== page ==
Professor Paul Foster

Prof Paul Foster’s says:

My motivation for undertaking theological studies was to be able to read the Bible in its original languages. Although achieving this goal was not something that was quickly realised, the benefits have been enormous. Reading the New Testament in the very words that the authors penned opens up new horizons of understanding, it helps one see the original writers’ concerns more clearly, and brings the world of the New Testament alive.

I enjoy working across a range of New Testament and Early Christian literature, since that permits a holistic view of the development and emergence of the early Jesus movement. In particular in relation to the New Testament, I have worked on pre-gospel sources such as Q, and the M source although I am sceptical that the latter ever existed as a coherent source. In relation to the New Testament writing a long-term interest is the Gospel of Matthew, and several letters of Paul including Colossians and the Thessalonian epistles. Furthermore, the phenomenon of wider gospel literature, known as the non-canonical gospels, is also another area that has fascinated me as a window into the piety of early believers. I have written extensively on the text known as the Gospel of Peter, as well as a range of other non-canonical gospels.

A final major area of interest in my academic biography is collection of writings known as the Apostolic Fathers. These writings reflect the emergence of structures that became foundational in the early church. The writings of Ignatius and Polycarp depict early Christianity in the first half of the second century.

Together these interests permit an overview of Christianity in the first two centuries of its existence.

Esther Swaffield

Esther Swaffield, part of the UK leadership for IJM will lead this lecture. She heads a dynamic team who work across the UK to engage local partners, champions and supporters in this global movement to end slavery and violent oppression. She is a gifted communicator and loves sharing stories of breakthroughs from around the world. Esther is based in Durham.

The Work of International Justice Mission

International Justice Mission is a global organisation working with partners to protect people in poverty from slavery, trafficking and violence.

As the world’s largest international anti-slavery organisation, the IJM mission is to rescue millions, protect half a billion and make justice for people in poverty unstoppable.


Ending slavery and human trafficking is possible  – when people around the world choose to act.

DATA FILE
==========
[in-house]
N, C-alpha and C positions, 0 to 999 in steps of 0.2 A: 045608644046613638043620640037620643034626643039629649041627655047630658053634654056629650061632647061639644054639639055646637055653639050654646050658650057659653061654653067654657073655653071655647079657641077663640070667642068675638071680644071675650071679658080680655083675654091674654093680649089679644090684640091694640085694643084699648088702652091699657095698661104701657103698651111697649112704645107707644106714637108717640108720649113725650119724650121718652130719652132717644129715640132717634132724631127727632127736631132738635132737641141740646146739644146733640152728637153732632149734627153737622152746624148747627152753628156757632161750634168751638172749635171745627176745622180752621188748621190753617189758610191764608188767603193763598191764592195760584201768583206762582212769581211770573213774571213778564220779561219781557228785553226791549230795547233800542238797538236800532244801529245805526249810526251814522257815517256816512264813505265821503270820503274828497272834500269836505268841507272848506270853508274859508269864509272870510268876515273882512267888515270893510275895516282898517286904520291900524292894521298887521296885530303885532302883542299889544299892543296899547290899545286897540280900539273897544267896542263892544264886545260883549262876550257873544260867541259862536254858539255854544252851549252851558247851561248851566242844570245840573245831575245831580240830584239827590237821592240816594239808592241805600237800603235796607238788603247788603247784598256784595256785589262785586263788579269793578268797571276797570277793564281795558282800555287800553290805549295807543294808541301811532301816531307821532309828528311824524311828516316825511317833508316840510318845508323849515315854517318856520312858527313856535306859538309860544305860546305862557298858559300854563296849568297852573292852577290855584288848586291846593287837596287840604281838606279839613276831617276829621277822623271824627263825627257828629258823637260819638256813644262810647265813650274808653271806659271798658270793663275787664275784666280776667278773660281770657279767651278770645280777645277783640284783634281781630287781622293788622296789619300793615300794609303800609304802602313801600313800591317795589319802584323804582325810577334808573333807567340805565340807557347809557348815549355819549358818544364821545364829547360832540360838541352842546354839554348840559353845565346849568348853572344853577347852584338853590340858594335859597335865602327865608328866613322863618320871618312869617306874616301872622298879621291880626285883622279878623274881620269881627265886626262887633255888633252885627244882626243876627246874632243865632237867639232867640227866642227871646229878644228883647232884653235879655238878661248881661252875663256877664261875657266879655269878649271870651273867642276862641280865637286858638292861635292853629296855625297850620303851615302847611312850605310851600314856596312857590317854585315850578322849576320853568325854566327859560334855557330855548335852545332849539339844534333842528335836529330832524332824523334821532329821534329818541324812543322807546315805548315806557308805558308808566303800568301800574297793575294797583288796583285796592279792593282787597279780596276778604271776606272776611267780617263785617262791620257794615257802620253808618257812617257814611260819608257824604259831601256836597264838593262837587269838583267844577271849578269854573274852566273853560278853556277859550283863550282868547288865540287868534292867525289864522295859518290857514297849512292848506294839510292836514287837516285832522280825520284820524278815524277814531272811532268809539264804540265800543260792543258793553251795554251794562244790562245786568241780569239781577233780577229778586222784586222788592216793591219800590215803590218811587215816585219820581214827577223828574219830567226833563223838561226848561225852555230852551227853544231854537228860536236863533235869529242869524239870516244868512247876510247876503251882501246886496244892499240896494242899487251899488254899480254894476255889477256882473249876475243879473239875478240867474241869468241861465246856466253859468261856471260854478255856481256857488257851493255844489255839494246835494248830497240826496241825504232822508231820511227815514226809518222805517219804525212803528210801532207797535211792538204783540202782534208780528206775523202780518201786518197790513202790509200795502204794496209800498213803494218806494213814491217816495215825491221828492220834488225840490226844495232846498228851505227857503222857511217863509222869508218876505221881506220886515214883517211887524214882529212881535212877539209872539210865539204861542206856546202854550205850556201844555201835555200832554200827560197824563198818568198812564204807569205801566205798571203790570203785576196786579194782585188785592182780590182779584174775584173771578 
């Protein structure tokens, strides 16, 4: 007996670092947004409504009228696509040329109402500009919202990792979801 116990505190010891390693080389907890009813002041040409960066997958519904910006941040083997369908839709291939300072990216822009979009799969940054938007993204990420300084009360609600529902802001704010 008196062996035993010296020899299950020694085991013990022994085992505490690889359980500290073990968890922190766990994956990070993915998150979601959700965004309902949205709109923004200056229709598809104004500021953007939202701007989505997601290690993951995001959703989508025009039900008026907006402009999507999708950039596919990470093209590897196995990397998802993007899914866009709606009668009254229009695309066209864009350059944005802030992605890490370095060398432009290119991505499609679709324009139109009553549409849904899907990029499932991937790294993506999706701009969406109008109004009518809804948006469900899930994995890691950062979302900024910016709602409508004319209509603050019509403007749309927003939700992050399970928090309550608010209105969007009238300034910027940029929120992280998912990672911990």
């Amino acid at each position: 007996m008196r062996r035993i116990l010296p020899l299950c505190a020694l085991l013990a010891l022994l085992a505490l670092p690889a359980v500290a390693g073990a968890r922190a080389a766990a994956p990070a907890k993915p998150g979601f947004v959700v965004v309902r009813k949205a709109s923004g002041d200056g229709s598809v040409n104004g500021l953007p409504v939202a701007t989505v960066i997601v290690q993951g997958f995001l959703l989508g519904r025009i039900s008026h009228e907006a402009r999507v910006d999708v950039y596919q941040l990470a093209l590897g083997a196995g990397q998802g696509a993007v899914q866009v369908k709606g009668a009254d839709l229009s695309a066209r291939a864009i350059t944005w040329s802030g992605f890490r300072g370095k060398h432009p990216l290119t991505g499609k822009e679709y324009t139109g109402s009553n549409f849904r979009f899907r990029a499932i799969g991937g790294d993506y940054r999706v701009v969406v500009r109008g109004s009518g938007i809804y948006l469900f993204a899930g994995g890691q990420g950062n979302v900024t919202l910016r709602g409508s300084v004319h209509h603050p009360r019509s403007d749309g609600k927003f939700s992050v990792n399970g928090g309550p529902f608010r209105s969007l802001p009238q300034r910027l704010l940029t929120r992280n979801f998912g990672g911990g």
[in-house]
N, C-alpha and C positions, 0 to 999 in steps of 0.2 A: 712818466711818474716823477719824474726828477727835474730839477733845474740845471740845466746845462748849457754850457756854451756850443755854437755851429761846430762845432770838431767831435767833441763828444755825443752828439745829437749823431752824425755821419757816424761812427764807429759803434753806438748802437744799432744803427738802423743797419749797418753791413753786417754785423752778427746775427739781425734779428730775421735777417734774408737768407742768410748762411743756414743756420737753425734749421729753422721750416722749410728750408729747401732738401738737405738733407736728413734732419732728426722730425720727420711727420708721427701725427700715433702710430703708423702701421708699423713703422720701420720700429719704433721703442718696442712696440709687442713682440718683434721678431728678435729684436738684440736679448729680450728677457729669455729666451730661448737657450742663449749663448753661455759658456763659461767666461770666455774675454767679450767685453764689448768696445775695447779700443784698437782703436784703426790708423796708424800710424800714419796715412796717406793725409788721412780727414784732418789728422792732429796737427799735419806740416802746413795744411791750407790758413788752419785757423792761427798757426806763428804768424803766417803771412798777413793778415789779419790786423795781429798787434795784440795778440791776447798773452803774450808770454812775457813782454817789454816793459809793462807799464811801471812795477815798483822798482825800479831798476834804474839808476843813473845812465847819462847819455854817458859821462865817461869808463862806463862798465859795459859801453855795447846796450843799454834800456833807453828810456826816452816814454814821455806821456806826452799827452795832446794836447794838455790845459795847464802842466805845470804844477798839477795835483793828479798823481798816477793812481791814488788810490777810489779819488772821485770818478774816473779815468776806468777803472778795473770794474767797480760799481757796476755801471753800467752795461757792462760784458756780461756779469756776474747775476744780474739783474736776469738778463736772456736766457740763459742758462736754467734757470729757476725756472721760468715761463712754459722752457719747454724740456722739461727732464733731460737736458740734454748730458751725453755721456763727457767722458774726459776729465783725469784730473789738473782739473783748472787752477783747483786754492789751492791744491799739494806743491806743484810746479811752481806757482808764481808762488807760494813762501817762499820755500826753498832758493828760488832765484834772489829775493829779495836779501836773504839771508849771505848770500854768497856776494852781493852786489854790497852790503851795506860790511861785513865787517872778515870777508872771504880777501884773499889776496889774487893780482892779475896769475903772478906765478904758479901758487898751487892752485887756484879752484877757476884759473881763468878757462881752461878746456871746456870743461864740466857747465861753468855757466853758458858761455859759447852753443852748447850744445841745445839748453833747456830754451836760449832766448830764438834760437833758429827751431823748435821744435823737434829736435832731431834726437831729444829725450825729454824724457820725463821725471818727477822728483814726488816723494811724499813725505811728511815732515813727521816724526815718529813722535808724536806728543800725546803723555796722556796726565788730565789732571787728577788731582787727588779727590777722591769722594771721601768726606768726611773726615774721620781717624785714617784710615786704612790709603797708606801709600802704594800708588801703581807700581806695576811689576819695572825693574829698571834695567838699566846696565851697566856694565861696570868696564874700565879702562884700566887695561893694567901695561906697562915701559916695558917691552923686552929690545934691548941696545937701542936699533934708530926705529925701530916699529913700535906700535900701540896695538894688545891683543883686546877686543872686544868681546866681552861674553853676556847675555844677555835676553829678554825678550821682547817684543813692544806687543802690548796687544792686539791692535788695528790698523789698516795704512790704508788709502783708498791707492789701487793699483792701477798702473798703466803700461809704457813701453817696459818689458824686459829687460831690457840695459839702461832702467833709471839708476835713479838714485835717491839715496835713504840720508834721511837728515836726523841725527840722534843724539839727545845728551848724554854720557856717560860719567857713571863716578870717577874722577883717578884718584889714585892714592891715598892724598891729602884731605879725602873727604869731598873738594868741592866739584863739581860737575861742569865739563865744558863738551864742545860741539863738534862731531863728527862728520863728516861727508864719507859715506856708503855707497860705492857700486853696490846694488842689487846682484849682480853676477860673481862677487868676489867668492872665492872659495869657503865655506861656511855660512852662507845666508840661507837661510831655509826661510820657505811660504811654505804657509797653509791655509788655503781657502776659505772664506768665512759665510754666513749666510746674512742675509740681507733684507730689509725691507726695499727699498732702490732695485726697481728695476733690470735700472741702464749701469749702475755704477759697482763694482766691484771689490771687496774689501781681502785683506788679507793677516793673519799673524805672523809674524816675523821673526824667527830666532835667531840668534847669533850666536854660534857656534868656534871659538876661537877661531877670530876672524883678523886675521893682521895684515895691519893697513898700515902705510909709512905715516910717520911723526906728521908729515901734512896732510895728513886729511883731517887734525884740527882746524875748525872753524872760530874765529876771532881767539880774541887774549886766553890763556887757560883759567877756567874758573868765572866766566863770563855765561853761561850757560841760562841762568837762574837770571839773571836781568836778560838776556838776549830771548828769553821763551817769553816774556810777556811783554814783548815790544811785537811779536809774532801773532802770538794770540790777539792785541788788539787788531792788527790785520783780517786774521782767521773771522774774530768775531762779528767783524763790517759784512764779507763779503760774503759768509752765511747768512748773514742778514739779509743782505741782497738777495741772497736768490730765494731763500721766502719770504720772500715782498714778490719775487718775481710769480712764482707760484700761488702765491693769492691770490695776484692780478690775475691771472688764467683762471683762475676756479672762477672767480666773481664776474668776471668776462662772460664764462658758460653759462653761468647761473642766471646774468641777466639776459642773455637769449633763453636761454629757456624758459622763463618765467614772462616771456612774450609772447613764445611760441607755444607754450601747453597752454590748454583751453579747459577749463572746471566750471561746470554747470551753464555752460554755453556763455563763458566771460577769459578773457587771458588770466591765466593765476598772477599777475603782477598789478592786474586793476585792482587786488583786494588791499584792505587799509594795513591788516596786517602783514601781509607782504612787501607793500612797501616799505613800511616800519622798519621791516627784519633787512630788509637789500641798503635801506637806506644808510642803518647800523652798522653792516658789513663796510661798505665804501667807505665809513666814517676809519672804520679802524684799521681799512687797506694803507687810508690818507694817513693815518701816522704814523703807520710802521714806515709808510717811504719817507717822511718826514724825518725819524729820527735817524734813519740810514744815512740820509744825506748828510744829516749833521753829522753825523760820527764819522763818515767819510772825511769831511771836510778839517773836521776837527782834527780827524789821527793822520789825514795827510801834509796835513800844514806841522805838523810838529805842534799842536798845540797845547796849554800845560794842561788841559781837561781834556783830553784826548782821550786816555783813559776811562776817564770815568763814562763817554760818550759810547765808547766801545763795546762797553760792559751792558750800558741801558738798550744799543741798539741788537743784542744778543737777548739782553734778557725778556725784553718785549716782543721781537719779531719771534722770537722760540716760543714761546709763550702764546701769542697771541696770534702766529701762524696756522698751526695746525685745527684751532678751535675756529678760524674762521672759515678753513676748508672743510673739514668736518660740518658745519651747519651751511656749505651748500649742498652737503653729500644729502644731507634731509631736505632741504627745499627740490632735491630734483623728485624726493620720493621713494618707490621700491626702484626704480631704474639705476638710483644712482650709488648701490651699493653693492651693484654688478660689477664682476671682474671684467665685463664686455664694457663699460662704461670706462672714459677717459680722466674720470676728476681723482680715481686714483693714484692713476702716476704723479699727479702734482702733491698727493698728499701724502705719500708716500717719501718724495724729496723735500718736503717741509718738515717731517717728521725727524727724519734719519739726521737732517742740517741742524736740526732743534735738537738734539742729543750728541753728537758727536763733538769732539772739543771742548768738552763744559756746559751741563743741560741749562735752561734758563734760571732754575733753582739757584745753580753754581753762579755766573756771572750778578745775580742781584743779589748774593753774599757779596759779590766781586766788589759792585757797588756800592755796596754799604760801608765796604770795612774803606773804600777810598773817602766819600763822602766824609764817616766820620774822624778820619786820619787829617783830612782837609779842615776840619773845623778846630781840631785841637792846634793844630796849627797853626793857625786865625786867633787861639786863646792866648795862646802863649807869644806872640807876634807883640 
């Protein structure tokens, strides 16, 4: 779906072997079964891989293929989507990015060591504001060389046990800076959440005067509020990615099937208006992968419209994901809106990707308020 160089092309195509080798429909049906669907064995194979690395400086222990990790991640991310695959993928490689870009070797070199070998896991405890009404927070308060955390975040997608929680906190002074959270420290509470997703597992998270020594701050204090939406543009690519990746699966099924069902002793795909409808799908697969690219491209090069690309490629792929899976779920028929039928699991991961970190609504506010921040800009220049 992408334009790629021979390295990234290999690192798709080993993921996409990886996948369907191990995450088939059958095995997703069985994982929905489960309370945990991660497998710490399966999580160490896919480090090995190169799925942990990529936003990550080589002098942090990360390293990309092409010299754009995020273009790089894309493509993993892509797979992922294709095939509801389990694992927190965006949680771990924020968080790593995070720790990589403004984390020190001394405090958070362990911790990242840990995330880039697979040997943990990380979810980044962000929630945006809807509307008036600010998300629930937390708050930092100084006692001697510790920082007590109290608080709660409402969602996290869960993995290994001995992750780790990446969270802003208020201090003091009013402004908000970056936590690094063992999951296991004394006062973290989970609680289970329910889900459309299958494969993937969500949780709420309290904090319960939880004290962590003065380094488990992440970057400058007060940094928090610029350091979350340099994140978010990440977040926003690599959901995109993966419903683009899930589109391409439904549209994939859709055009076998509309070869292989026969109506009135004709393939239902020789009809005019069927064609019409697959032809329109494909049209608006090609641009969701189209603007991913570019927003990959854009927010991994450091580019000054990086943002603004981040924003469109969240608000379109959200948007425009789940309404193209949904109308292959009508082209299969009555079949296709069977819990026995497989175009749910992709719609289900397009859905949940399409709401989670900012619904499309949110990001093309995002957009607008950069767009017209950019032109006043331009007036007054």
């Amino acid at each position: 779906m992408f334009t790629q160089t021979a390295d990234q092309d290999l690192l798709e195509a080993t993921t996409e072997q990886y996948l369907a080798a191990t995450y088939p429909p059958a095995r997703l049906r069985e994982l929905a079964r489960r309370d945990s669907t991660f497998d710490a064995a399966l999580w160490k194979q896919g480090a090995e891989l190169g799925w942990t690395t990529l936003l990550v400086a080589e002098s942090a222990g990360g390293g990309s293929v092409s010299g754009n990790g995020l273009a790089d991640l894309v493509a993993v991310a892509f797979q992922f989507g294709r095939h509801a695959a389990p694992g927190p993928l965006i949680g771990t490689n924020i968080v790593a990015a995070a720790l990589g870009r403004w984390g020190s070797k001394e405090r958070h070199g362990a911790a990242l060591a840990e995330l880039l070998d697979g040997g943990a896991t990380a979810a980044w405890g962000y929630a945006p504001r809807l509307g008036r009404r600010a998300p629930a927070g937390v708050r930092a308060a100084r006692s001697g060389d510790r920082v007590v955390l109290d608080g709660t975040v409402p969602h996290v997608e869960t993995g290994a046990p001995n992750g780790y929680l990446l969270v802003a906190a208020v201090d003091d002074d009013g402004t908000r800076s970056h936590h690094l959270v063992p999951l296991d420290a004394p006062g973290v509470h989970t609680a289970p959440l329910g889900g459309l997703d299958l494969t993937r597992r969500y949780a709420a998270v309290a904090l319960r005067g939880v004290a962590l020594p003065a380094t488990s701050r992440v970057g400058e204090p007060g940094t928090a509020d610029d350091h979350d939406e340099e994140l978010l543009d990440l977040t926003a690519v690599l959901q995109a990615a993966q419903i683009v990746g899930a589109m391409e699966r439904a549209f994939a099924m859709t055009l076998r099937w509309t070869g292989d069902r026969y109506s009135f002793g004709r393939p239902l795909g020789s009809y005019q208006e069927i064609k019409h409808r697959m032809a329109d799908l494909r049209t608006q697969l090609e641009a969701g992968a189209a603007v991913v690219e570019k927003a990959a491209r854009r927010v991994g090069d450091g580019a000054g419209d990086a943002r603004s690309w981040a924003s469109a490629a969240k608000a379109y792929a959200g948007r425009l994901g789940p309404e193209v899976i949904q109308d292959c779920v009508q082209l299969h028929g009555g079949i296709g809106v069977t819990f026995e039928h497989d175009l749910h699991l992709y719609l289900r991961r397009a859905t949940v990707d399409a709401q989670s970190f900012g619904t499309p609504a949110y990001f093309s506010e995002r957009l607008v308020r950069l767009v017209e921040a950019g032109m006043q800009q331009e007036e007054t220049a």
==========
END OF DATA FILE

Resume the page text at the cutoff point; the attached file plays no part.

IJM’s work involves: bringing people to safety, bringing criminals to justice and strengthening justice systems. They recruit local teams and work with local partners. Survivors regularly become part of the work and leaders themselves. IJM builds trust by tackling individual cases then moves on to system-wide change.

IJM are making a major impact in a range of locations and independent reviews are showing a 50-85% reduction in slavery and trafficking in areas where they are working.

IJM need our help as champions to advocate for protection as an essential and tangible future for everyone.

Mark Vasey Saunders

Mark studied English Literature and History in York at the then University College of Ripon & York St John.

After graduation, he worked for IFES (International Fellowship of Evangelical Students) in Ukraine for 2 years, before returning home to pursue ordination. He trained at Cranmer Hall, and then went on to serve his curacy at St Mary the Virgin, Ponteland, in Newcastle Diocese. Whilst in Newcastle Diocese he was part of the Diocesan Evangelism Taskgroup that delivered a MAP-based Mission Strategy for the diocese.

After the completion of his curacy he worked as University Chaplain at Newcastle University, and then as a Team Vicar & Pioneer Minister in the Retford Area Team Ministry in Southwell & Nottingham Diocese. During this time he was a tutor delivering Lay Reader training for the All Saints Centre for Mission & Ministry course. He completed his part-time PhD from Durham on Evangelical responses to homosexuality in 2013.

He was appointed Academic Tutor at St Hild College in 2017. He oversees the formation of part time and full time Anglican ordinands at St Hild Sheffield. He leads modules in Doctrine, Advanced Christian Ethics and Mission Entrepreneurship.

Mark Oakley

The Rev’d Dr Mark Oakley read Theology at London and Oxford before being ordained in St Paul’s Cathedral in 1993. He served his title at St John’s Wood Church and then served as Chaplain to the Bishop of London, Rector of St Paul’s, Covent Garden (known as ‘the Actors’ Church), Archdeacon of Germany and Northern Europe and, from 2010 to 2018, Chancellor and Residentiary Canon of St Paul’s Cathedral. He is a Visiting Lecturer in the Department of Theology and Religious Studies, Kings College London and Visiting Scholar at Sarum College. He is also Canon Theologian of Wakefield cathedral and Canon Emeritus of Holy Trinity cathedral, Brussels. Since 1996 he has also been a Deputy Priest in Ordinary to HM the King. He was appointed Dean in 2018.

His duties as Dean include the overall responsibility of the conduct of the services in the College Chapel and oversight of pastoral care provided by the Chapel within the College community. He is also responsible for the appointment of clergy to the College’s 39 livings (parishes) with which the College has long had official connections. He is Tutor for College students of mathematics and computer sciences.  Dr Oakley is the author of several books, the latest being My Sour-Sweet Days and The Splash of Words: Believing in Poetry. He is an Ambassador for StopHate UK, Patron of Tell MAMA (supporting those affected by anti-Muslim hate crime) and a Trustee of the Civil Liberties Trust. His interests include poetry, theatre and human rights.